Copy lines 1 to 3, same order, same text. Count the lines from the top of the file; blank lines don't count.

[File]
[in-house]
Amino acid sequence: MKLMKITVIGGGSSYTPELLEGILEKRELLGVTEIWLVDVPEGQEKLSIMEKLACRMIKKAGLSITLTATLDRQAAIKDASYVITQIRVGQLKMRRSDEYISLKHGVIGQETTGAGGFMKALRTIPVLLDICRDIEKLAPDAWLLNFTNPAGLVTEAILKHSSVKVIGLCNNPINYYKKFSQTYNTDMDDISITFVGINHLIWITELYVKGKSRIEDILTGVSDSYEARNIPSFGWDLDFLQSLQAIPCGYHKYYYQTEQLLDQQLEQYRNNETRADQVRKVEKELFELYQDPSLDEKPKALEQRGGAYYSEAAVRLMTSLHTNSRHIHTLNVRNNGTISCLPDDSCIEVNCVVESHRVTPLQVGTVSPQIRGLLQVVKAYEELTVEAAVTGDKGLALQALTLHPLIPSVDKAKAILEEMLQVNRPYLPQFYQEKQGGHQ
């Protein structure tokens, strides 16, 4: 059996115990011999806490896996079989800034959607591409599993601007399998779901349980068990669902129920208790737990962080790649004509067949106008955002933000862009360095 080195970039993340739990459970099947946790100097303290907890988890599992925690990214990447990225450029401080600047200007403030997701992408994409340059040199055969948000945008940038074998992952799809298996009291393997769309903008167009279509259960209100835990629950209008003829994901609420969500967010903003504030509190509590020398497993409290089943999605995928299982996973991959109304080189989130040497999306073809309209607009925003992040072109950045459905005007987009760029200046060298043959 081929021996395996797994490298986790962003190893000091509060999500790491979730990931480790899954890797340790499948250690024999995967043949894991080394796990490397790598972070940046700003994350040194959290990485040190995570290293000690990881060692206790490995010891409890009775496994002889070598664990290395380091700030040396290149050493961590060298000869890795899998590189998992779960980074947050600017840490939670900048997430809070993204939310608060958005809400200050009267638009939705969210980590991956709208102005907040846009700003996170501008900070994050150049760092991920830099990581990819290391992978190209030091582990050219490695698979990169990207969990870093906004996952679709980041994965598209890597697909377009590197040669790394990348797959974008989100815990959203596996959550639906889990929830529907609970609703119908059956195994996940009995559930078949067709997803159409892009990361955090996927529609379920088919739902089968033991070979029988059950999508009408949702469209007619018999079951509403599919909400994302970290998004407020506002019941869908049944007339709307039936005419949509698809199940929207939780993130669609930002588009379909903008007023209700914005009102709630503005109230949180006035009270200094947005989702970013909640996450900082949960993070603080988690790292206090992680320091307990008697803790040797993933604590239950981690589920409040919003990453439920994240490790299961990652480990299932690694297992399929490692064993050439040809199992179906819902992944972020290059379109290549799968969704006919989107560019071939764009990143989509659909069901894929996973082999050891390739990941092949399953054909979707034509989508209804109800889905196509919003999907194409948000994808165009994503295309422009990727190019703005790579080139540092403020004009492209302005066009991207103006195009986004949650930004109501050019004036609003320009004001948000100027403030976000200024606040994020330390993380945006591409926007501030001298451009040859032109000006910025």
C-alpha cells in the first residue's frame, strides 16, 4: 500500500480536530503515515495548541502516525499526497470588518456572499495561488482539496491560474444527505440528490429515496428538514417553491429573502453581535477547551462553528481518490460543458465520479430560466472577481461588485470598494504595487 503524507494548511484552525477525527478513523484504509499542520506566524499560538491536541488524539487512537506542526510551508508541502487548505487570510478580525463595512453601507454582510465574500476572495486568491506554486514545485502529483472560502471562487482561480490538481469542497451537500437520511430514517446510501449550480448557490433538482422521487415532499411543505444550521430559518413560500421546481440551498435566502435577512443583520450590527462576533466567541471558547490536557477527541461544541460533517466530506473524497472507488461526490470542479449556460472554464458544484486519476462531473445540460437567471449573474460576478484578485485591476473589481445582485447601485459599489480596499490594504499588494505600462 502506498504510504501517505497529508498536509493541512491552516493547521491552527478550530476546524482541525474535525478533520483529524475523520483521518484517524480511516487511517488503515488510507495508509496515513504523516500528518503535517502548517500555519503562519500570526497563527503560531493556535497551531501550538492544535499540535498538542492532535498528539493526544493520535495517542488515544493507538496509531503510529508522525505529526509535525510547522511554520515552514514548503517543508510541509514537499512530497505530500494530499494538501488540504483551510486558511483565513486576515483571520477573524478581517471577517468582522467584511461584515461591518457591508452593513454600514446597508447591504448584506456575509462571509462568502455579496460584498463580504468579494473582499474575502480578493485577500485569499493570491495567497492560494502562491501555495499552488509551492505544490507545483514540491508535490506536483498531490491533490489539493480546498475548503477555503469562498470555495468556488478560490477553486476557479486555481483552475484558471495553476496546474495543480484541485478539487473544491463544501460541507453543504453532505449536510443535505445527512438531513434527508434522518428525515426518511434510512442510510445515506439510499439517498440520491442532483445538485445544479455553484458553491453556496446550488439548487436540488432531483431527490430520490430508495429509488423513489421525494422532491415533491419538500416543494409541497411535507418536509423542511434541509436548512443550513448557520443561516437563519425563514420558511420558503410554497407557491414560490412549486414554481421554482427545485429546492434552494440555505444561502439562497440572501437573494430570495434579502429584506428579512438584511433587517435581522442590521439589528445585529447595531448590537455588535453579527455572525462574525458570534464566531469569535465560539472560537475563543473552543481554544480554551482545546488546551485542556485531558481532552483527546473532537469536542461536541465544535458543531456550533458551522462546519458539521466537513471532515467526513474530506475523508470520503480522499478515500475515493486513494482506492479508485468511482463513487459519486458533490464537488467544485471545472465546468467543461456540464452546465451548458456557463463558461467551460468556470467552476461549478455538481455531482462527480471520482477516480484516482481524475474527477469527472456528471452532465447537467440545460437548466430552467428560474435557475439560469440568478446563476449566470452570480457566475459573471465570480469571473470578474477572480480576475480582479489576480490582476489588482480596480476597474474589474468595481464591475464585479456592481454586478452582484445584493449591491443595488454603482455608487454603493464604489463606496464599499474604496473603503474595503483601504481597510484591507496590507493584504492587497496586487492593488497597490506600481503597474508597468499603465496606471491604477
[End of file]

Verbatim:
[in-house]
Amino acid sequence: MKLMKITVIGGGSSYTPELLEGILEKRELLGVTEIWLVDVPEGQEKLSIMEKLACRMIKKAGLSITLTATLDRQAAIKDASYVITQIRVGQLKMRRSDEYISLKHGVIGQETTGAGGFMKALRTIPVLLDICRDIEKLAPDAWLLNFTNPAGLVTEAILKHSSVKVIGLCNNPINYYKKFSQTYNTDMDDISITFVGINHLIWITELYVKGKSRIEDILTGVSDSYEARNIPSFGWDLDFLQSLQAIPCGYHKYYYQTEQLLDQQLEQYRNNETRADQVRKVEKELFELYQDPSLDEKPKALEQRGGAYYSEAAVRLMTSLHTNSRHIHTLNVRNNGTISCLPDDSCIEVNCVVESHRVTPLQVGTVSPQIRGLLQVVKAYEELTVEAAVTGDKGLALQALTLHPLIPSVDKAKAILEEMLQVNRPYLPQFYQEKQGGHQ
């Protein structure tokens, strides 16, 4: 059996115990011999806490896996079989800034959607591409599993601007399998779901349980068990669902129920208790737990962080790649004509067949106008955002933000862009360095 080195970039993340739990459970099947946790100097303290907890988890599992925690990214990447990225450029401080600047200007403030997701992408994409340059040199055969948000945008940038074998992952799809298996009291393997769309903008167009279509259960209100835990629950209008003829994901609420969500967010903003504030509190509590020398497993409290089943999605995928299982996973991959109304080189989130040497999306073809309209607009925003992040072109950045459905005007987009760029200046060298043959 081929021996395996797994490298986790962003190893000091509060999500790491979730990931480790899954890797340790499948250690024999995967043949894991080394796990490397790598972070940046700003994350040194959290990485040190995570290293000690990881060692206790490995010891409890009775496994002889070598664990290395380091700030040396290149050493961590060298000869890795899998590189998992779960980074947050600017840490939670900048997430809070993204939310608060958005809400200050009267638009939705969210980590991956709208102005907040846009700003996170501008900070994050150049760092991920830099990581990819290391992978190209030091582990050219490695698979990169990207969990870093906004996952679709980041994965598209890597697909377009590197040669790394990348797959974008989100815990959203596996959550639906889990929830529907609970609703119908059956195994996940009995559930078949067709997803159409892009990361955090996927529609379920088919739902089968033991070979029988059950999508009408949702469209007619018999079951509403599919909400994302970290998004407020506002019941869908049944007339709307039936005419949509698809199940929207939780993130669609930002588009379909903008007023209700914005009102709630503005109230949180006035009270200094947005989702970013909640996450900082949960993070603080988690790292206090992680320091307990008697803790040797993933604590239950981690589920409040919003990453439920994240490790299961990652480990299932690694297992399929490692064993050439040809199992179906819902992944972020290059379109290549799968969704006919989107560019071939764009990143989509659909069901894929996973082999050891390739990941092949399953054909979707034509989508209804109800889905196509919003999907194409948000994808165009994503295309422009990727190019703005790579080139540092403020004009492209302005066009991207103006195009986004949650930004109501050019004036609003320009004001948000100027403030976000200024606040994020330390993380945006591409926007501030001298451009040859032109000006910025």